- Associated Press - Thursday, May 26, 2016

JACKSON, Miss. (AP) - A judge says the city of Columbus can’t hold split meetings of its city council to avoid open meetings requirements.

Lowndes County Chancery Judge Kenneth Burns, in a Tuesday ruling, found that city meetings involving three council members and the mayor in 2014 violated Mississippi’s Open Meetings Act.

The judge upheld a prior ruling of the Mississippi Ethics Commission. The city had appealed the ruling to Burns, stating that there were no circumstances in which a private meeting with less than a quorum of officials had to be open.

Columbus has a six-member council, requiring four members to be present for business. Nathan Gregory, then a reporter for The Commercial Dispatch, complained to the Ethics Commission in 2014 after a series of closed meetings to discuss retail development and renovations to a public building. Each time, there were two separate meetings with three council members apiece.

The city had argued in its appeal that a series of prior rulings and legal opinions said it was OK for less than a quorum of a public body to meet. But Burns said Columbus’ practice, with pre-arranged meetings that involved all council members, was deliberately structuring meetings to discuss public business in private.

“Significant to the court is that the city admits that the mayor and other officials met with a quorum of the council on the days in question but divided into groups with less than a quorum of the council so the public could be excluded,” the judge wrote.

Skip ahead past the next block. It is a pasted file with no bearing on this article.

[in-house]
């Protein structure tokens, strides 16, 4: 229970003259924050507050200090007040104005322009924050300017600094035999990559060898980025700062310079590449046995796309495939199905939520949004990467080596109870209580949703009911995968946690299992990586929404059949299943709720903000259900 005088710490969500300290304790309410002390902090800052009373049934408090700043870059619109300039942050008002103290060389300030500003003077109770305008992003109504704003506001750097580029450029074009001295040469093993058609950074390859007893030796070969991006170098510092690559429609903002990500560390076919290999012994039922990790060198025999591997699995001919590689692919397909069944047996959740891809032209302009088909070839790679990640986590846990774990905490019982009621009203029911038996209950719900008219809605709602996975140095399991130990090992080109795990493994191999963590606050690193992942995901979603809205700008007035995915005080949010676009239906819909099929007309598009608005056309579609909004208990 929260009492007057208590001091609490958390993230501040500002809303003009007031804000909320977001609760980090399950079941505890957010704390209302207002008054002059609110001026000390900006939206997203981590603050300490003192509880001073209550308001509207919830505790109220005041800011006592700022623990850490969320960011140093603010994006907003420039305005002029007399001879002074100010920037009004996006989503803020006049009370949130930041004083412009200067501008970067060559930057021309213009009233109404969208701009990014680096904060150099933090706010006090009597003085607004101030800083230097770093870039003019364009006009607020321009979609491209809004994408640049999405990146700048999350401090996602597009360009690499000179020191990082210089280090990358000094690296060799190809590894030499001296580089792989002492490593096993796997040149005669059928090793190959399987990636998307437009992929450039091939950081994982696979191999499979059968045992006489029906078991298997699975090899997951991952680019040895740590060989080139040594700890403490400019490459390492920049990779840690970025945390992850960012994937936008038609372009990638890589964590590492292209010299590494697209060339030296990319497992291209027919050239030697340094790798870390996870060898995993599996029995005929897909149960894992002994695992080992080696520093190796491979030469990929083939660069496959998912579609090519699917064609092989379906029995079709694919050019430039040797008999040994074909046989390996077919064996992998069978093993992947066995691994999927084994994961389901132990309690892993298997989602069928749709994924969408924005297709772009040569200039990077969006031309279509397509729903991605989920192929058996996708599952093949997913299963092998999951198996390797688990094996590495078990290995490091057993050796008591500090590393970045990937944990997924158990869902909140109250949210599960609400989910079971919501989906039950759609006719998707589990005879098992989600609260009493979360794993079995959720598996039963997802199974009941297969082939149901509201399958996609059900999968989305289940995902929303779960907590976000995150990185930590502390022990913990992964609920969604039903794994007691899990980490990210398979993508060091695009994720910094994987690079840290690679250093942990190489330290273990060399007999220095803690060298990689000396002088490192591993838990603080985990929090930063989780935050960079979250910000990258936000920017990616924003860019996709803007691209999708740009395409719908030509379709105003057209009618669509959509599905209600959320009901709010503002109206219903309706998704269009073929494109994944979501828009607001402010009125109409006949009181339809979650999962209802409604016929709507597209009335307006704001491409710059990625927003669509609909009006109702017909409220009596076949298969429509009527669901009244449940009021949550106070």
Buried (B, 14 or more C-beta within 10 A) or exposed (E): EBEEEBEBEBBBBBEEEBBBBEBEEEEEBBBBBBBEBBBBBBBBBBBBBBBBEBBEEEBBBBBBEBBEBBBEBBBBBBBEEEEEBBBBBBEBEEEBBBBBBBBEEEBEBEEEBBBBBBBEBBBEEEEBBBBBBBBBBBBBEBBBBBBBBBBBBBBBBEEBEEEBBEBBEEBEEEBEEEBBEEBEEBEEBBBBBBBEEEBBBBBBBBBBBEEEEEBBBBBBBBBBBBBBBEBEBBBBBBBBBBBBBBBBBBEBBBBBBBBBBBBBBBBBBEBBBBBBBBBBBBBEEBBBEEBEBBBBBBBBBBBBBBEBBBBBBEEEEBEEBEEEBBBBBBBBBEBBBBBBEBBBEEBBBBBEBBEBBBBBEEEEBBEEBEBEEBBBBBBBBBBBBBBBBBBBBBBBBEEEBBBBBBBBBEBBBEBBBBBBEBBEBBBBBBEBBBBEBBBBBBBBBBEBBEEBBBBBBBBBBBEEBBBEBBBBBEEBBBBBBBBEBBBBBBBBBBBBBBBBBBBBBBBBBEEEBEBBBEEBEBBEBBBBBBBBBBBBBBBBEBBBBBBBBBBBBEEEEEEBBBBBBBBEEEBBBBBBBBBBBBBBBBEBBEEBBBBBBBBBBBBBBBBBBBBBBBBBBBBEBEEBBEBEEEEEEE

Burns quoted a 1985 state Supreme Court case that barred certain closed meetings then being held by the state College Board.

“All the deliberative stages of the decision-making process that lead to ‘formation and determination of public policy’ are required to be open to the public.”

Gregory no longer works for the newspaper, which has asked Burns to take Gregory’s place in the litigation.

“Since filing the original complaint with the Ethics Commission, we have felt these meetings were held in violation of the state’s Open Meetings Act,” said Peter Imes, general manager of The Commercial Dispatch. “We’re glad the courts thus far have agreed.”

The city’s lawyer, Jeff Turnage, said he thought the decision muddies the question of what communication, if any, public officials can have outside a public meeting.

“If we follow this ruling to its logical end, the mayor and members of the council will be muzzled between meetings because otherwise they’re in jeopardy of a fine,” Turnage said in a statement. “That cannot be how the Legislature intended the Open Meetings Act to work, and it flies in the face of the plain language of the Open Meetings Act.”


Follow Jeff Amy at: https://twitter.com/jeffamy. His work can be found at https://bigstory.ap.org/author/jeff-amy



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